The EARL of MOUNTCASHELL
said, the noble Earl was entirely misinformed—he made no statement upon any such authority.
§ EARL GREY
observed that, let the statement proceed from what quarter it might, the state of the ship when she got into port, and the condition of the passengers, were sufficient to show that it was totally destitute of truth. The infliction of corporal punishment on one of the female passengers, whose conduct had been uniformly outrageous, was, no doubt, an error of judgment on the part of the officers, and especially of the surgeon; but there was not a particle of evidence to show that, except in that particular instance, there had been the least misconduct on the part of any of the officers. He solemnly entreated of the noble Earl not to bring forward charges of so grave a character on such light grounds. If any 1256 charge, resting on a substantial foundation, could be fairly alleged against any person connected with emigration, and over whom it was possible for the Government to exercise any control, all that was necessary was, that it should be submitted to the consideration of the Emigration Commissioners. They would, as in duty bound, make it their business to inquire into it with the most jealous scrutiny, and, if it could be proved to their satisfaction that an abuse had actually taken place, they would take care that it should be visited with as severe a punishment as it might be in their power to inflict. But as for the charges made by the noble Earl, enough had been said to show that they were futile and undeserving of consideration.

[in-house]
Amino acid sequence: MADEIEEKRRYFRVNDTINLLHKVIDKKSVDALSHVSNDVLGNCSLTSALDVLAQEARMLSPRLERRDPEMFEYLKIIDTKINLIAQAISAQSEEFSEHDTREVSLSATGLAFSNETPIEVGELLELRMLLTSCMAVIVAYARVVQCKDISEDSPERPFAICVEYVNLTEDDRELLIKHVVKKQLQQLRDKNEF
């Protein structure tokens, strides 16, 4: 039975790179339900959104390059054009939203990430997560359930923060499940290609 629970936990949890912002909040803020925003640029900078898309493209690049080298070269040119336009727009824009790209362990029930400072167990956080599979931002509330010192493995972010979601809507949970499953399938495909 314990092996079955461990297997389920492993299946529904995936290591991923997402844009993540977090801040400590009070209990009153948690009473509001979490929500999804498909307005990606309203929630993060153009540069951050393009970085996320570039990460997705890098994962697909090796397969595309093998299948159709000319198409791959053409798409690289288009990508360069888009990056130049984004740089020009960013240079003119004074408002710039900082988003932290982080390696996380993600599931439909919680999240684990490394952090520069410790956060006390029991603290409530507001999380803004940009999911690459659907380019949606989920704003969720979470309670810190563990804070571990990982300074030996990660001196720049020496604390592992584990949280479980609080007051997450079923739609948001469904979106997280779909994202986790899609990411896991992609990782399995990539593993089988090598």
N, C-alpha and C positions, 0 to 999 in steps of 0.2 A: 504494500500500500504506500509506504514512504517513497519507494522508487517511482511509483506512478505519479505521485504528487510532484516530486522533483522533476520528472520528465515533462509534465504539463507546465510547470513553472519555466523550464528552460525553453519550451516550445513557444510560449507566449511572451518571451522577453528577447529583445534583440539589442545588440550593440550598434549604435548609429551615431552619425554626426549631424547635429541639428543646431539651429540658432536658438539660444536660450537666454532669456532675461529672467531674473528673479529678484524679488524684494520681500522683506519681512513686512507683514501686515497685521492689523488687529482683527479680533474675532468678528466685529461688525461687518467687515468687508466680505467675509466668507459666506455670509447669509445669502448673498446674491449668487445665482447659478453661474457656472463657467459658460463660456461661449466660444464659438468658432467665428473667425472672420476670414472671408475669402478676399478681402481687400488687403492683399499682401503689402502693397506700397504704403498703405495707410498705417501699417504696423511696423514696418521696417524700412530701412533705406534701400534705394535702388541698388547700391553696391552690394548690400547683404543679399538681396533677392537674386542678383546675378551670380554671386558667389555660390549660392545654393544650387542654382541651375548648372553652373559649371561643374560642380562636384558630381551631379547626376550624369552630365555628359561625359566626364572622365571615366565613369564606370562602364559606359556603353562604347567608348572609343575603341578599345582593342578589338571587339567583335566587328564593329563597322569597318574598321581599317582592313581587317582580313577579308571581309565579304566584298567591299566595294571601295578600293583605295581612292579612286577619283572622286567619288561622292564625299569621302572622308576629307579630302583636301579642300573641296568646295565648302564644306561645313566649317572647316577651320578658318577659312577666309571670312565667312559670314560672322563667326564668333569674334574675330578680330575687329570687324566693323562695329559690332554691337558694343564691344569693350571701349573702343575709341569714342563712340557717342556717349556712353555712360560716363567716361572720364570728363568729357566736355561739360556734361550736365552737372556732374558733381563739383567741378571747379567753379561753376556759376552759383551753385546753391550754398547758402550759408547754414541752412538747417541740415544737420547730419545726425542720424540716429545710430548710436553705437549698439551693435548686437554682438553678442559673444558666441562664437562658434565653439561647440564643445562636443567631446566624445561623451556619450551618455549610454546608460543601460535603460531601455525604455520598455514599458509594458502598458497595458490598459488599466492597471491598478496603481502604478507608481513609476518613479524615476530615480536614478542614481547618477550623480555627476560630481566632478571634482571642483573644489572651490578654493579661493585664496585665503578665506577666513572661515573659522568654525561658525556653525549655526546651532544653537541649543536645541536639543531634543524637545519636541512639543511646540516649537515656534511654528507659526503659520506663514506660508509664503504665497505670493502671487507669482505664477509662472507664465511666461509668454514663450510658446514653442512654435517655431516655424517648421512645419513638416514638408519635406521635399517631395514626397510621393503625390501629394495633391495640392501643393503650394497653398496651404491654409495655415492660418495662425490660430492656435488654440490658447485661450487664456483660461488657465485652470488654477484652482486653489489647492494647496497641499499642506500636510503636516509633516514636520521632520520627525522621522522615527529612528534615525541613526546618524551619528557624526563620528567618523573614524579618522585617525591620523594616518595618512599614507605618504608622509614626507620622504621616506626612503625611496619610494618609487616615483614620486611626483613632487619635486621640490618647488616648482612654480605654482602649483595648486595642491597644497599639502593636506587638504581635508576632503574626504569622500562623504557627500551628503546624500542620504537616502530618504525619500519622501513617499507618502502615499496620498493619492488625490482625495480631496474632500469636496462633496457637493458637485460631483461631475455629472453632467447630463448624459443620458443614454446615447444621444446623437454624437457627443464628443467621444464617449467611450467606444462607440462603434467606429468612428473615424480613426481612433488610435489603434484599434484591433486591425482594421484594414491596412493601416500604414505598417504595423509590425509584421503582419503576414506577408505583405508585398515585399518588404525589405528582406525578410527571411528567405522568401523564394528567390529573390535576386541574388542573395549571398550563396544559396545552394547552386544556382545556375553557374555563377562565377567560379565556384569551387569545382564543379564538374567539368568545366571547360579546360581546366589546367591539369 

§ The EARL of HARROWBY
did not mean to support the Motion of the noble Earl, nor did he go along with him in all his statements; but he believed that additional care in the conducting of emigration was necessary, as some of the officers had not conducted themselves well. It was impossible to overrate the importance of an efficient staff of emigration agents, and he trusted the noble Earl (Earl Grey) would spare no expense in securing proper persons to go out with the emigrants, which he believed could only be done by giving a somewhat higher emolument than was given at present. He thought that the emigrants, who might be described as a floating community brought together without previous acquaintance, and who were to remain together for several months, were entitled to every moral and social advantage that could be afforded them. There was great and general anxiety that female emigrants should be properly protected on their outward voyage, and it would be the worst economy to withhold any assistance on account of some trifling additional expense. He would entreat the noble Earl the Secretary of State for the Colonies not to dismiss this matter too lightly, as in every case of exaggeration there was generally to be found some truth.
The EARL of MOUNTCASHELL